SvoNotes: MSU Battles Will Lead To More

In the span of one year, signing day talk at Ohio State went from winning national titles to fending off a battle for conference superiority. But the Big Ten getting better, as evidenced by Michigan State's success on and off the field, will only help OSU in the end, editor Jeff Svoboda says.

On Natioanl Signing Day 2013, there was only one school on the lips of those at the Woody Hayes Athletic Center to discuss the Buckeyes' top-ranked recruiting class with Urban Meyer.


It made perfect sense. Coming off a 12-0 season, the storyline was that Ohio State was bringing in a top-rated recruiting class that could help chase down the Crimson Tide, winners of three of four national championships. One reporter even went as far as to ask Meyer if his program had declared war on Alabama.

"No, absolutely not," Meyer said at that time. "We have one rival, and that rival has been dictated many, many years ago."

So it was perhaps some irony that one year later, there was a school from the Wolverine State that everybody was discussing on NSD 2014 – except they don't wear winged helmets.

It was Michigan State, and again it made sense. Not only did the Spartans – featuring a staff filled with former Ohio State players and coaches – end the Buckeyes' school-record winning streak and knock them from the national championship game in December in the Big Ten title game, the two schools found themselves going toe-to-toe in the recruiting wars as well.

Darius Slade, the New Jersey recruit the Buckeyes got a signed letter of intent from on National Signing Day despite the fact he never visited campus? He was a Michigan State commit before that. Jamarco Jones, the star offensive line recruit for the Buckeyes who was the only target that made a last-weekend visit? He was in East Lansing last weekend. Malik McDowell, the five-star target left on OSU's board going into signing day? He picked the Spartans, though he still hasn't signed an NLI as his family continues to agonize over the decision.

So again, this line of questioning made sense, and Meyer was more than happy to oblige this time around when it came to discussing the Green and White.

"They're real, and I think they've always been real," Meyer said. "I've got a lot of respect for the way they do their business and that's an adversary. That's one of our teams we're nose-to-nose with right now in recruiting. We don't win them all because I know we lost a couple, too. But that's a real battle right now."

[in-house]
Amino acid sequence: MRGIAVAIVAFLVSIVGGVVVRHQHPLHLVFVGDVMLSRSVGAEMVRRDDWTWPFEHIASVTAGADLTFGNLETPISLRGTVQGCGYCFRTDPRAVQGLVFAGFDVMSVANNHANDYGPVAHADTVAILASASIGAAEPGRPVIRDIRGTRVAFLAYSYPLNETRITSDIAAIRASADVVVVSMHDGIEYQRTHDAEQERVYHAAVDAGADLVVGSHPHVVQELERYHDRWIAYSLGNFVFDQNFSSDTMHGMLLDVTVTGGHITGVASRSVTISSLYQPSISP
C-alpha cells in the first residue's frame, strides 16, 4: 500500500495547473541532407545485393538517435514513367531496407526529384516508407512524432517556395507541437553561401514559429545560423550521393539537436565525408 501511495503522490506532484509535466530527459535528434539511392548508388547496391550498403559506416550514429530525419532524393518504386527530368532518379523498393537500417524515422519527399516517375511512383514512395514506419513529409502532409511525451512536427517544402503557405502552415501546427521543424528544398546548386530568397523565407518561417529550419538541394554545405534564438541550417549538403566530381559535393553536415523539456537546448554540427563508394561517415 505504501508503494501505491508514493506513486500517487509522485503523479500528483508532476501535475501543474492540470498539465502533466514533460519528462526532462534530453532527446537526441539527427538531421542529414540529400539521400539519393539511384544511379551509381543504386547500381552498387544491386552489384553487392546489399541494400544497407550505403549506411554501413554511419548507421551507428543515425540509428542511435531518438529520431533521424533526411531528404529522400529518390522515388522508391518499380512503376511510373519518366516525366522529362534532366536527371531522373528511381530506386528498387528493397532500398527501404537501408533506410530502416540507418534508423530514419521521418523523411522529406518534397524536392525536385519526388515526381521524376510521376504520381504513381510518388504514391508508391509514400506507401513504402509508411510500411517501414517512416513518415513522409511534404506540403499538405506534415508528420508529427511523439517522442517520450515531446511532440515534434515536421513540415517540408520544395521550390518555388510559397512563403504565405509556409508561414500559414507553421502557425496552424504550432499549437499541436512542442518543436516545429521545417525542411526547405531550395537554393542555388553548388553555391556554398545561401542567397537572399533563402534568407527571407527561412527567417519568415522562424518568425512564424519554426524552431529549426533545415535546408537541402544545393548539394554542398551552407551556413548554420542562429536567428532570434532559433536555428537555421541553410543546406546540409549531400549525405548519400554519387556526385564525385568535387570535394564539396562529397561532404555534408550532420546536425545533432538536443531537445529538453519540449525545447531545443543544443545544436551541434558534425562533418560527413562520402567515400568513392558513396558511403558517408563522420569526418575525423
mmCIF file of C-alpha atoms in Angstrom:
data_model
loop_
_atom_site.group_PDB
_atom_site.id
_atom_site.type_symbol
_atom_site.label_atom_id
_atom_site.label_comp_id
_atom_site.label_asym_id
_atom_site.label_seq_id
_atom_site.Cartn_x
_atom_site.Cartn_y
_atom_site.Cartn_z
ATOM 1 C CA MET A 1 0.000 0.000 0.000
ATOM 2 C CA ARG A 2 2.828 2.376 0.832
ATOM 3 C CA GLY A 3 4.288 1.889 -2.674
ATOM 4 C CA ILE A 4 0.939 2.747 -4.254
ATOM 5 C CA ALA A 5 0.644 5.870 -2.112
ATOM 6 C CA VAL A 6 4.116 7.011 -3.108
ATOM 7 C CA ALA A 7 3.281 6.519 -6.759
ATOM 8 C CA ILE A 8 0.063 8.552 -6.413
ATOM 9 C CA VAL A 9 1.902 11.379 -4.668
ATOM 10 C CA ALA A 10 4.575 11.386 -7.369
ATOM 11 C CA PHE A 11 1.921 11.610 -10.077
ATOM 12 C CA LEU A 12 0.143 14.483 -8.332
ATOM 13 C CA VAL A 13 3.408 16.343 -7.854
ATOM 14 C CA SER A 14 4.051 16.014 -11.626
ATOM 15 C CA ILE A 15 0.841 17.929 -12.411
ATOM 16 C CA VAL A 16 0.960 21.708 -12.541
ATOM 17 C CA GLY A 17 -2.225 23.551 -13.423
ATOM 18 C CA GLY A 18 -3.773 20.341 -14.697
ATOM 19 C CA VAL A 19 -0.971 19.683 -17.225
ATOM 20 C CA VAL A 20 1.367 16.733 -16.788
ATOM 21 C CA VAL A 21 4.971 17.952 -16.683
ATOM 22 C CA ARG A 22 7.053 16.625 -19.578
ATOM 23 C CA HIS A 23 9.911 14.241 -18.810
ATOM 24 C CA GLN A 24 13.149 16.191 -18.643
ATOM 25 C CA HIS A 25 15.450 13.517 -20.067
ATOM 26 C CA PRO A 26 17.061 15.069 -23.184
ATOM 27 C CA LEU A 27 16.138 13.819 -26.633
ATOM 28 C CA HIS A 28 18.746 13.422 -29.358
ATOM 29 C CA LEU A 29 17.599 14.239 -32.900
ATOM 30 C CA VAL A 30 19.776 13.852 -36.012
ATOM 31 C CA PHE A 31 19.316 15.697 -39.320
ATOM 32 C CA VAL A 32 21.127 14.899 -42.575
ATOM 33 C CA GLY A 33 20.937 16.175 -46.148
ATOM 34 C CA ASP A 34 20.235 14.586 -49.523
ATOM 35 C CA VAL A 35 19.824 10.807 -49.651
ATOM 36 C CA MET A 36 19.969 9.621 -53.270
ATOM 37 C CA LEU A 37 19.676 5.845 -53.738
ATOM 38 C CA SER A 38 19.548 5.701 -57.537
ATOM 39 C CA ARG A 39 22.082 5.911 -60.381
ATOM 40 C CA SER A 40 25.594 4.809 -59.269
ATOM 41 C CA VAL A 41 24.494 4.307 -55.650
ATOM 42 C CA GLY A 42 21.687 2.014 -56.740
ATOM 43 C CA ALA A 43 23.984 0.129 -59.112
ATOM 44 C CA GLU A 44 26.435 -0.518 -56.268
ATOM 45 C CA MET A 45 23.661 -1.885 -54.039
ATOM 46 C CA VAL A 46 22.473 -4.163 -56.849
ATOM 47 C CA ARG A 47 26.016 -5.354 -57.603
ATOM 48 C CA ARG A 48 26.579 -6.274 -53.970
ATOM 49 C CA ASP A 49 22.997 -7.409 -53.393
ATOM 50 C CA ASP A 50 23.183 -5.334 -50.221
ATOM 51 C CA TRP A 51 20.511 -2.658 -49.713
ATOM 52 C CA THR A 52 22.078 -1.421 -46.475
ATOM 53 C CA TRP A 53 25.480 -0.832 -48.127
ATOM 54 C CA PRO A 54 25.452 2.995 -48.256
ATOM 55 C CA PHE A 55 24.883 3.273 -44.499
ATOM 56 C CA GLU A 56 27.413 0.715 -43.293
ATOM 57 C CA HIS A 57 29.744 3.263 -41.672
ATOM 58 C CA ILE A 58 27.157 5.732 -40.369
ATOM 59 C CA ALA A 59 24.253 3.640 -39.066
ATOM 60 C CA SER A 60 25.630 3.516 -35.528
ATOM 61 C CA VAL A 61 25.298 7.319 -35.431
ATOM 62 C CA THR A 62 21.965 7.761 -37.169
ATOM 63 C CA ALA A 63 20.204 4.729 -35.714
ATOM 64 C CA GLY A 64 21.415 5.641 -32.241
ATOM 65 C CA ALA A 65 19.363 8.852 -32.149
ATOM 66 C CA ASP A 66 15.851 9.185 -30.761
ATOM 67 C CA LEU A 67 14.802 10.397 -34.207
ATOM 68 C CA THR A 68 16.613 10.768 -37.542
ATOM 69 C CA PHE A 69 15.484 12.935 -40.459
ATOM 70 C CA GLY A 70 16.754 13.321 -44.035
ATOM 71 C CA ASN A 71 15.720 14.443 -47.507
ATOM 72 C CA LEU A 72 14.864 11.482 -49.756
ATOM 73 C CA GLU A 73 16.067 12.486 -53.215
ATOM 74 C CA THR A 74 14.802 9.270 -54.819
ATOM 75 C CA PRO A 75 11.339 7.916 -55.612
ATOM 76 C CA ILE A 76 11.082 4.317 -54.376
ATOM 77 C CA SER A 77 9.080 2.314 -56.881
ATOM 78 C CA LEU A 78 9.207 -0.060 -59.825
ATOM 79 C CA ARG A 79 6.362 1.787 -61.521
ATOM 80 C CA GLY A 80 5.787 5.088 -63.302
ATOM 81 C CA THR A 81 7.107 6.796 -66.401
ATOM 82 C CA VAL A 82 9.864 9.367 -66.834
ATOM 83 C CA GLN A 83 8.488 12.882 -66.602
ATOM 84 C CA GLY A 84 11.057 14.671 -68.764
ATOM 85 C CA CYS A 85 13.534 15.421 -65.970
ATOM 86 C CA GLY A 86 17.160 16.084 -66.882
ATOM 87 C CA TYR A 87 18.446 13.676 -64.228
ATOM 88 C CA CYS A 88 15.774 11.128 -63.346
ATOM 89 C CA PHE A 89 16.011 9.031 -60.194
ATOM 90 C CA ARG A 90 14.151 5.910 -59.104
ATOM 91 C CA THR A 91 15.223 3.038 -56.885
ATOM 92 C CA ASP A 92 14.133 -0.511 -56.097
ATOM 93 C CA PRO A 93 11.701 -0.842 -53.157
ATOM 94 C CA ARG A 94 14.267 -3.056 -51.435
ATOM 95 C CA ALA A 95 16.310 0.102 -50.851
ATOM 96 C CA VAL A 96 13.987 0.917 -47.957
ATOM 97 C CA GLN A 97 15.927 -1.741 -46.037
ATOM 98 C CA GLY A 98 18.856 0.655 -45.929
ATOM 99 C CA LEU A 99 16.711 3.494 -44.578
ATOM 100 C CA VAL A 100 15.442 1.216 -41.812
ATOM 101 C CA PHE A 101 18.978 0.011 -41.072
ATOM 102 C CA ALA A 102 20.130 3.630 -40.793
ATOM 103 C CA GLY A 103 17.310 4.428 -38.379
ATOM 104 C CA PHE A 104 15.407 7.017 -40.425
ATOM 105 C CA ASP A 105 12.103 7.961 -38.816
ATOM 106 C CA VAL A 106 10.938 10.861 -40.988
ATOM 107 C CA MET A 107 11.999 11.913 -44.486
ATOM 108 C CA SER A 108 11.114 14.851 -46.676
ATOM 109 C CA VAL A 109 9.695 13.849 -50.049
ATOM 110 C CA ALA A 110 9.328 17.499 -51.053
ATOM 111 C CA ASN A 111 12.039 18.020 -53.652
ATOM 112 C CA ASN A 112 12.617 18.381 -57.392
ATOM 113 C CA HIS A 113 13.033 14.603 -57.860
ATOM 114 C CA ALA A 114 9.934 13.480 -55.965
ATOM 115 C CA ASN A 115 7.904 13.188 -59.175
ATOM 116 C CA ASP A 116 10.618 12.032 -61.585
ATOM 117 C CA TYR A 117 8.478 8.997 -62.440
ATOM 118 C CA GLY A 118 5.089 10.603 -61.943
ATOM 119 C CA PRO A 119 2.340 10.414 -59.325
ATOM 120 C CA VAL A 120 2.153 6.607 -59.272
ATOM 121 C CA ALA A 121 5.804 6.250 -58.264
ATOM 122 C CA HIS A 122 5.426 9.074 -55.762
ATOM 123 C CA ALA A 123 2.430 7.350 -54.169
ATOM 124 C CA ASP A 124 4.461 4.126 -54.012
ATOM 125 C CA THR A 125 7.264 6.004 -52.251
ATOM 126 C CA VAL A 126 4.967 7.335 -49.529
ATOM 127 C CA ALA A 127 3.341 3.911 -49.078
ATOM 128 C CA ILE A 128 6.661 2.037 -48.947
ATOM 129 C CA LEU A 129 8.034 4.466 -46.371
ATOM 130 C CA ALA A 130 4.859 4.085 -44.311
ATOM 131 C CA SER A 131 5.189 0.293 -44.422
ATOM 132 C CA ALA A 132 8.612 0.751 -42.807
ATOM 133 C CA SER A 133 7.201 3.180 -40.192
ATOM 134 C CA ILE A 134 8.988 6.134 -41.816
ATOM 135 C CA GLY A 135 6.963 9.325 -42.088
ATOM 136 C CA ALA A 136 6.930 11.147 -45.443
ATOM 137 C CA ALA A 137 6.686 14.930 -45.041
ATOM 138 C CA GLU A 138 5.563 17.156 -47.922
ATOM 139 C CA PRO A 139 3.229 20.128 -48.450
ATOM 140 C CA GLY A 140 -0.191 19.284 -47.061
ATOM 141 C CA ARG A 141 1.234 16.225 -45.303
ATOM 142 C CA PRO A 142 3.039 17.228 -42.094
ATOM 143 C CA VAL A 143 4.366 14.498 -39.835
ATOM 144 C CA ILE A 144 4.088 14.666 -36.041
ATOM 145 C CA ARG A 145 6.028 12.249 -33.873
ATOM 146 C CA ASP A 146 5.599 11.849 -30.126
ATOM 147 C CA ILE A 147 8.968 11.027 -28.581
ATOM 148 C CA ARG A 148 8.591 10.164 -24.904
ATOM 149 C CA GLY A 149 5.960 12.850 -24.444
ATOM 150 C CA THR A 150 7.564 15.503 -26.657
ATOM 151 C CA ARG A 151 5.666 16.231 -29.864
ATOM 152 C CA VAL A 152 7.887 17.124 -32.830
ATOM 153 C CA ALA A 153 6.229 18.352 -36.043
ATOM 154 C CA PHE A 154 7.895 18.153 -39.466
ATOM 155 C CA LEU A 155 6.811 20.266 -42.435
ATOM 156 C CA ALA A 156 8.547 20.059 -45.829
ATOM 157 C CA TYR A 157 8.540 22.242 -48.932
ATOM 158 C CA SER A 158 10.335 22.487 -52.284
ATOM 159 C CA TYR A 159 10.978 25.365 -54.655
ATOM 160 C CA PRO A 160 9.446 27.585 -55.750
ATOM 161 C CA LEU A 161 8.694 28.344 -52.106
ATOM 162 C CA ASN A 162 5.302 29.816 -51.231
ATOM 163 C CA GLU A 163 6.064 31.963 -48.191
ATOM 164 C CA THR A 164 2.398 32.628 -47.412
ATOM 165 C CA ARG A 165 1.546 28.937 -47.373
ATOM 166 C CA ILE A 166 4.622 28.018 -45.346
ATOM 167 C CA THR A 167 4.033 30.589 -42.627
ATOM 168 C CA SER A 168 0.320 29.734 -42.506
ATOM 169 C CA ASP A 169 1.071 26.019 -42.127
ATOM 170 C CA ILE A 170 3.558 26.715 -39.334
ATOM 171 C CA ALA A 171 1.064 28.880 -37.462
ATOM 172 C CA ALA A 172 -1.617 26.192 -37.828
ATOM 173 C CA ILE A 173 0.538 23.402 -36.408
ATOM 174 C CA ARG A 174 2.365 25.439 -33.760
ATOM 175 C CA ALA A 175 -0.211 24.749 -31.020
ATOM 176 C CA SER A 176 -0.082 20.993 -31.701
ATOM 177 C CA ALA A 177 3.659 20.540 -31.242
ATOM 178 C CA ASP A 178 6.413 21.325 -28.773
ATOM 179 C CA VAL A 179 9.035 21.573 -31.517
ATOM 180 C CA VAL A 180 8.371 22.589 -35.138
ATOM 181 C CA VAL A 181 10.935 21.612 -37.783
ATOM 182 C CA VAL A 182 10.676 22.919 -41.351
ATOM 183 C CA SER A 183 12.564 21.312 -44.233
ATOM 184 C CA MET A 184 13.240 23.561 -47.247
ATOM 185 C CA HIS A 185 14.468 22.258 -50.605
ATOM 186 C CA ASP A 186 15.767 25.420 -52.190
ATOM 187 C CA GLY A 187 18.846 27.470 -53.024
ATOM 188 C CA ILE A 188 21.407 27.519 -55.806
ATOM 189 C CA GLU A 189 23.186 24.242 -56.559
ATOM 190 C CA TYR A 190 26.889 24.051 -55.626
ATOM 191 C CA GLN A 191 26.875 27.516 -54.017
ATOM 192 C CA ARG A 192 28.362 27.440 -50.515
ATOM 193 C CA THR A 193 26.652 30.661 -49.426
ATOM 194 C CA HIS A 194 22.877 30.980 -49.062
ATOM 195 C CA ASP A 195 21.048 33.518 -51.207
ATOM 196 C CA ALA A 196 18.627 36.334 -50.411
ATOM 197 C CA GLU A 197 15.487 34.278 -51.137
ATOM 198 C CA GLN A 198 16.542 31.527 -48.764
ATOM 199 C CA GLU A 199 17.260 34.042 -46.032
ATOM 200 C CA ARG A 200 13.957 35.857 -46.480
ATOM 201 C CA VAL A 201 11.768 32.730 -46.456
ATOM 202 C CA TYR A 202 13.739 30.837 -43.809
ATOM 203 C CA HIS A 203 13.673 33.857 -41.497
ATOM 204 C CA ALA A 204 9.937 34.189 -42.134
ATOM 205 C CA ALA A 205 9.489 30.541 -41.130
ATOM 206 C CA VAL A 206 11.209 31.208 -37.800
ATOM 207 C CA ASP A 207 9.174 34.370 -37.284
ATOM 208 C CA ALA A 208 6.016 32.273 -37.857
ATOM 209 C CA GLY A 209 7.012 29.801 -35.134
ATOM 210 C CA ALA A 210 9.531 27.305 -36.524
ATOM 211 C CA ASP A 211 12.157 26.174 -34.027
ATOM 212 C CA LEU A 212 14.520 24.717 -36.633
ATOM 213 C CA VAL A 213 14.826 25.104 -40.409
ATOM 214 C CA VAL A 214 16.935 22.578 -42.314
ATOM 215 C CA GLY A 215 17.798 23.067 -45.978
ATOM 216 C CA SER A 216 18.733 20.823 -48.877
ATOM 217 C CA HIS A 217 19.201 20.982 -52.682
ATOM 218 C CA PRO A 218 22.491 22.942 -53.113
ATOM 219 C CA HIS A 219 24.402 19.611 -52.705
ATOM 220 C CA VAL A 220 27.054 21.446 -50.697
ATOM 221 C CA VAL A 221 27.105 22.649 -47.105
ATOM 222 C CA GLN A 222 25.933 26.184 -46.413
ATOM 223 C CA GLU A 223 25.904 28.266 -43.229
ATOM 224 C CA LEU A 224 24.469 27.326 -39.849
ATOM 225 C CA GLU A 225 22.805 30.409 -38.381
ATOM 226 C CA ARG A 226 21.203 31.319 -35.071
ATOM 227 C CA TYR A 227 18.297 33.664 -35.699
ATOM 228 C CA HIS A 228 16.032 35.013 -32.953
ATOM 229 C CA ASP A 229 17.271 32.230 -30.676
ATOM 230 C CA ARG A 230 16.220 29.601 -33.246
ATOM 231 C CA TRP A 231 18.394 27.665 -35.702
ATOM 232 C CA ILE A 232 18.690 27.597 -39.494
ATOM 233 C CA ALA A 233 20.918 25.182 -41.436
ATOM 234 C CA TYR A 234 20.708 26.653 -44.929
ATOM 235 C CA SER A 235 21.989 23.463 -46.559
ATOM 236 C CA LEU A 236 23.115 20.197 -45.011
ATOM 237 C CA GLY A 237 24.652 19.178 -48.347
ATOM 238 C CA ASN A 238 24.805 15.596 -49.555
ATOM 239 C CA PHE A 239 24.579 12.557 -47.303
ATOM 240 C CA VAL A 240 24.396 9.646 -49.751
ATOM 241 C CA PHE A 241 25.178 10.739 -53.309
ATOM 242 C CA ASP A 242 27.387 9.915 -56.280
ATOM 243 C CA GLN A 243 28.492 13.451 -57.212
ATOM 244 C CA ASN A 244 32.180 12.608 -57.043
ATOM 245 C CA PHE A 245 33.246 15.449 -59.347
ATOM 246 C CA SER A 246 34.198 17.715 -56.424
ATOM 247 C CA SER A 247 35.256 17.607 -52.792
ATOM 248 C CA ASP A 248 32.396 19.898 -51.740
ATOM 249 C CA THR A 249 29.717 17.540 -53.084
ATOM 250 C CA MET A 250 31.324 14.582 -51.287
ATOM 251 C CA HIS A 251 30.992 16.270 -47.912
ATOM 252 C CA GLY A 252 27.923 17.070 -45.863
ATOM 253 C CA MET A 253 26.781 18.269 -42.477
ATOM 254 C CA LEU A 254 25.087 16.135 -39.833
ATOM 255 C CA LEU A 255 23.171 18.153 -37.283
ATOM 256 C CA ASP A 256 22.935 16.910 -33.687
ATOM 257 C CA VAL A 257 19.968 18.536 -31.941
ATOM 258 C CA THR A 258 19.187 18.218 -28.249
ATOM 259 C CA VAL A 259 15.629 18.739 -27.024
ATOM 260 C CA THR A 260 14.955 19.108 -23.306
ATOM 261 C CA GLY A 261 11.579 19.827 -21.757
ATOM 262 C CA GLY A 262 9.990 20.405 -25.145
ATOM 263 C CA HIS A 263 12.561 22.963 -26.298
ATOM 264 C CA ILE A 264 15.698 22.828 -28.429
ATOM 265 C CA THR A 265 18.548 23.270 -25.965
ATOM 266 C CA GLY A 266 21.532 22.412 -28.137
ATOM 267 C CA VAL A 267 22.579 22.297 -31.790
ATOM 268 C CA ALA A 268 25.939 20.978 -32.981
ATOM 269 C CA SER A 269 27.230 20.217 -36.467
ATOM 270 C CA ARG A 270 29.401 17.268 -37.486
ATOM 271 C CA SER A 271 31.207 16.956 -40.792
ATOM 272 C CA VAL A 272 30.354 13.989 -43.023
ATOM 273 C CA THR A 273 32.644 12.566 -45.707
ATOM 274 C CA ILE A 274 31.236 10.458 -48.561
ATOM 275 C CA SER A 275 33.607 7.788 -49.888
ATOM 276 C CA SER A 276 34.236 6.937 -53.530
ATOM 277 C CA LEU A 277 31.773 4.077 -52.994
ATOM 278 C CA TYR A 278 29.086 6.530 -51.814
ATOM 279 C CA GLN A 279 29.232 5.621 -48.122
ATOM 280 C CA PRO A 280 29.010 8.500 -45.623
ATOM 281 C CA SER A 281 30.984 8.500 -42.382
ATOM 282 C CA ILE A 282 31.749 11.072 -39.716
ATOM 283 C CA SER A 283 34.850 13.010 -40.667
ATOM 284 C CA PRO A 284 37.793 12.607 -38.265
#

But what does it mean that one year after talking national championships that the discussion about the Buckeye recruiting class was about winning conference crowns?

To me, that's good news, and that's related to the rise to national prominence that Michigan State made this past year. The win over Ohio State and ensuing Rose Bowl victory against highly rated Stanford jumped the Spartans to No. 3 in the final national polls and obviously helped on the recruiting circuit as well, where the team is ranked 19th in the nation if McDowell eventually does sign.

That's a pretty big jump from a year ago when, coming off a 7-6 season, Mark Dantonio's squad finished 45th in the country and sixth in the Big Ten. Being in the running with Ohio State – and even beating the Buckeyes for a five-star recruit, if Southfield, Mich., native McDowell does become a Spartan – shows just how much progress Dantonio has made with his program in one season. A program that has hit the national radar as much for its development of players as its recruiting prowess over the past few years now appears to have both sides of the coin rolling.

Two big wins against nationally elite programs like OSU and Stanford also show how the Spartans can compete on the field, too. Michigan State winning games like that did nothing but help the downtrodden Big Ten, showing that there is enough talent in the Midwest to go around for the league to have multiple teams worthy of competing at the highest level.

There's no doubt the Big Ten continues to struggle at times when it comes to recruiting. The league was better at keeping top 100 prospects around than in the past, but it still lost a healthy percentage of its Scout 300 players to other places – and didn't replace them with highly rated talent from other places, too.

But Michigan State – not to mention Michigan and Penn State – provide reason to think the league could be in good shape going forward. With less than a month to work, new Penn State head coach James Franklin put together a top-25 class – and looks as though he'll be a force to be reckoned with in 2015. Michigan's class was small and missed out on many top targets, but the Wolverines were in Scout's top five each of the last two years.

On top of it, all four of those teams are in the new East Division as well, meaning Ohio State will be playing each of them going forward.

The Big Ten isn't going to be the SEC anytime soon. But it should be good enough to provide the challenge necessary for the Buckeyes to be a playoff-ready outfit.

This fall, the Buckeyes learned how hard it is, again, to win their own conference. But winning tougher battles on the field and on the recruiting trail will bring the program's ultimate goal into even closer view.

Even if it's not talked about on National Signing Day.

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